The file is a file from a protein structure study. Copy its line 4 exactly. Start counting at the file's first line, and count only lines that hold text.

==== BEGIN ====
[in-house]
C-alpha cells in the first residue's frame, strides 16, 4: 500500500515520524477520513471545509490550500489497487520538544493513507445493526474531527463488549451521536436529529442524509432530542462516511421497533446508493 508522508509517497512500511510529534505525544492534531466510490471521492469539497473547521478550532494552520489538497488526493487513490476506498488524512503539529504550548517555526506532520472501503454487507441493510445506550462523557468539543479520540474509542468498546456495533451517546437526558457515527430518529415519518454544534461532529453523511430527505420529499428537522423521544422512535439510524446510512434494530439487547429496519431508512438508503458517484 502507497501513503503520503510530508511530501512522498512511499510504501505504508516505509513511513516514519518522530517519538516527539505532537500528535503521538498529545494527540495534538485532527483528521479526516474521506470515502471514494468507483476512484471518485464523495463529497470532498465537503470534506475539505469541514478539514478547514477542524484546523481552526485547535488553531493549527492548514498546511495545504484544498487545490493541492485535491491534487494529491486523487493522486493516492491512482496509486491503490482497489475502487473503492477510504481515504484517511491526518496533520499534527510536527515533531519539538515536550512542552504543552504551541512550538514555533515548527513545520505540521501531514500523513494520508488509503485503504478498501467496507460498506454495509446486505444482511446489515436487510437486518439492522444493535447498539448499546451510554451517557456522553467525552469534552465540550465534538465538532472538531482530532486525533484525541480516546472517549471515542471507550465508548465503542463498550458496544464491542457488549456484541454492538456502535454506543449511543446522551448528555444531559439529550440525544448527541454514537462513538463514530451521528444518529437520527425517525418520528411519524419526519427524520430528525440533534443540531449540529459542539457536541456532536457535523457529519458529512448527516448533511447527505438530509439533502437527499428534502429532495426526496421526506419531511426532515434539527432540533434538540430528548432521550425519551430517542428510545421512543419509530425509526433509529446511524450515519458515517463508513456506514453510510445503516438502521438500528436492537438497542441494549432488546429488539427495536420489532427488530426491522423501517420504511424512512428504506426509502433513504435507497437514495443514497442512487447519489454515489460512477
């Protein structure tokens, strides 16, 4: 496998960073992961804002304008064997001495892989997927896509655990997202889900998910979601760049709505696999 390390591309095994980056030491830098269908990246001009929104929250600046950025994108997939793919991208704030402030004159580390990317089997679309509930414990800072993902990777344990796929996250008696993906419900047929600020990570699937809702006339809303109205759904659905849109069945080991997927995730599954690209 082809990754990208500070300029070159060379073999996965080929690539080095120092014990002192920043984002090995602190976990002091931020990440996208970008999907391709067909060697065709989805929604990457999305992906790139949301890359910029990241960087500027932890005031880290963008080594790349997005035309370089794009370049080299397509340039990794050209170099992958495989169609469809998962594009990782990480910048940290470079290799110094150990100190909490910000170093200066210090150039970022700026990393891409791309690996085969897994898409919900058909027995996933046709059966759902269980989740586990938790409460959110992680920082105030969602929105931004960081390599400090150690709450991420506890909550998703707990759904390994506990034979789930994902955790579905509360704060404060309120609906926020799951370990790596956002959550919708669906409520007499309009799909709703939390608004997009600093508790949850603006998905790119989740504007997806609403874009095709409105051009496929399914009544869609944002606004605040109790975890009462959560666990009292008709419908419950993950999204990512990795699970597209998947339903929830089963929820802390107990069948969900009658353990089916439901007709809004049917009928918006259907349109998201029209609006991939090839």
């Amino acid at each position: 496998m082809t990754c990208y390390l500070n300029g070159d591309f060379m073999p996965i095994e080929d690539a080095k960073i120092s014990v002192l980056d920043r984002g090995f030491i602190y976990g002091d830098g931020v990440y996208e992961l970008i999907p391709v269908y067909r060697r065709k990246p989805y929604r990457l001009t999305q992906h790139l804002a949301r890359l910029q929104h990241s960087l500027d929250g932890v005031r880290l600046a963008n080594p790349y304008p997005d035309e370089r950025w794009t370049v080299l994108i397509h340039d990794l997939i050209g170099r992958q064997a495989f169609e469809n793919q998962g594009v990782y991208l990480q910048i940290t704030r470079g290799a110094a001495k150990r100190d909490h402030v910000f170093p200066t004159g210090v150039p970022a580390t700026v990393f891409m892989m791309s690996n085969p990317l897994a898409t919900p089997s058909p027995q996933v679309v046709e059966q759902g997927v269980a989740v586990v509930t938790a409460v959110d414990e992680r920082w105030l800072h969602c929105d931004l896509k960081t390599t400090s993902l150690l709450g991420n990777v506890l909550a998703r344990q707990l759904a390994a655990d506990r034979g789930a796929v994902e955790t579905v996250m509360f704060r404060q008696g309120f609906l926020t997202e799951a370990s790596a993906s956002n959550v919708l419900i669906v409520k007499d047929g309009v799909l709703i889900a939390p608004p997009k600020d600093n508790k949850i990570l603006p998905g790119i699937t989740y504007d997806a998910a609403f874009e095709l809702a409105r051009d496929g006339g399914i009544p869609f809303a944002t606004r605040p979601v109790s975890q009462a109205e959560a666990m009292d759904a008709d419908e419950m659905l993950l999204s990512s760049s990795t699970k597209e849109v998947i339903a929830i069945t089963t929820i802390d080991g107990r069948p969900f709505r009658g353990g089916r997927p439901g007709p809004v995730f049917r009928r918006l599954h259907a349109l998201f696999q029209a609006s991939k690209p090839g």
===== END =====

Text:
């Amino acid at each position: 496998m082809t990754c990208y390390l500070n300029g070159d591309f060379m073999p996965i095994e080929d690539a080095k960073i120092s014990v002192l980056d920043r984002g090995f030491i602190y976990g002091d830098g931020v990440y996208e992961l970008i999907p391709v269908y067909r060697r065709k990246p989805y929604r990457l001009t999305q992906h790139l804002a949301r890359l910029q929104h990241s960087l500027d929250g932890v005031r880290l600046a963008n080594p790349y304008p997005d035309e370089r950025w794009t370049v080299l994108i397509h340039d990794l997939i050209g170099r992958q064997a495989f169609e469809n793919q998962g594009v990782y991208l990480q910048i940290t704030r470079g290799a110094a001495k150990r100190d909490h402030v910000f170093p200066t004159g210090v150039p970022a580390t700026v990393f891409m892989m791309s690996n085969p990317l897994a898409t919900p089997s058909p027995q996933v679309v046709e059966q759902g997927v269980a989740v586990v509930t938790a409460v959110d414990e992680r920082w105030l800072h969602c929105d931004l896509k960081t390599t400090s993902l150690l709450g991420n990777v506890l909550a998703r344990q707990l759904a390994a655990d506990r034979g789930a796929v994902e955790t579905v996250m509360f704060r404060q008696g309120f609906l926020t997202e799951a370990s790596a993906s956002n959550v919708l419900i669906v409520k007499d047929g309009v799909l709703i889900a939390p608004p997009k600020d600093n508790k949850i990570l603006p998905g790119i699937t989740y504007d997806a998910a609403f874009e095709l809702a409105r051009d496929g006339g399914i009544p869609f809303a944002t606004r605040p979601v109790s975890q009462a109205e959560a666990m009292d759904a008709d419908e419950m659905l993950l999204s990512s760049s990795t699970k597209e849109v998947i339903a929830i069945t089963t929820i802390d080991g107990r069948p969900f709505r009658g353990g089916r997927p439901g007709p809004v995730f049917r009928r918006l599954h259907a349109l998201f696999q029209a609006s991939k690209p090839g």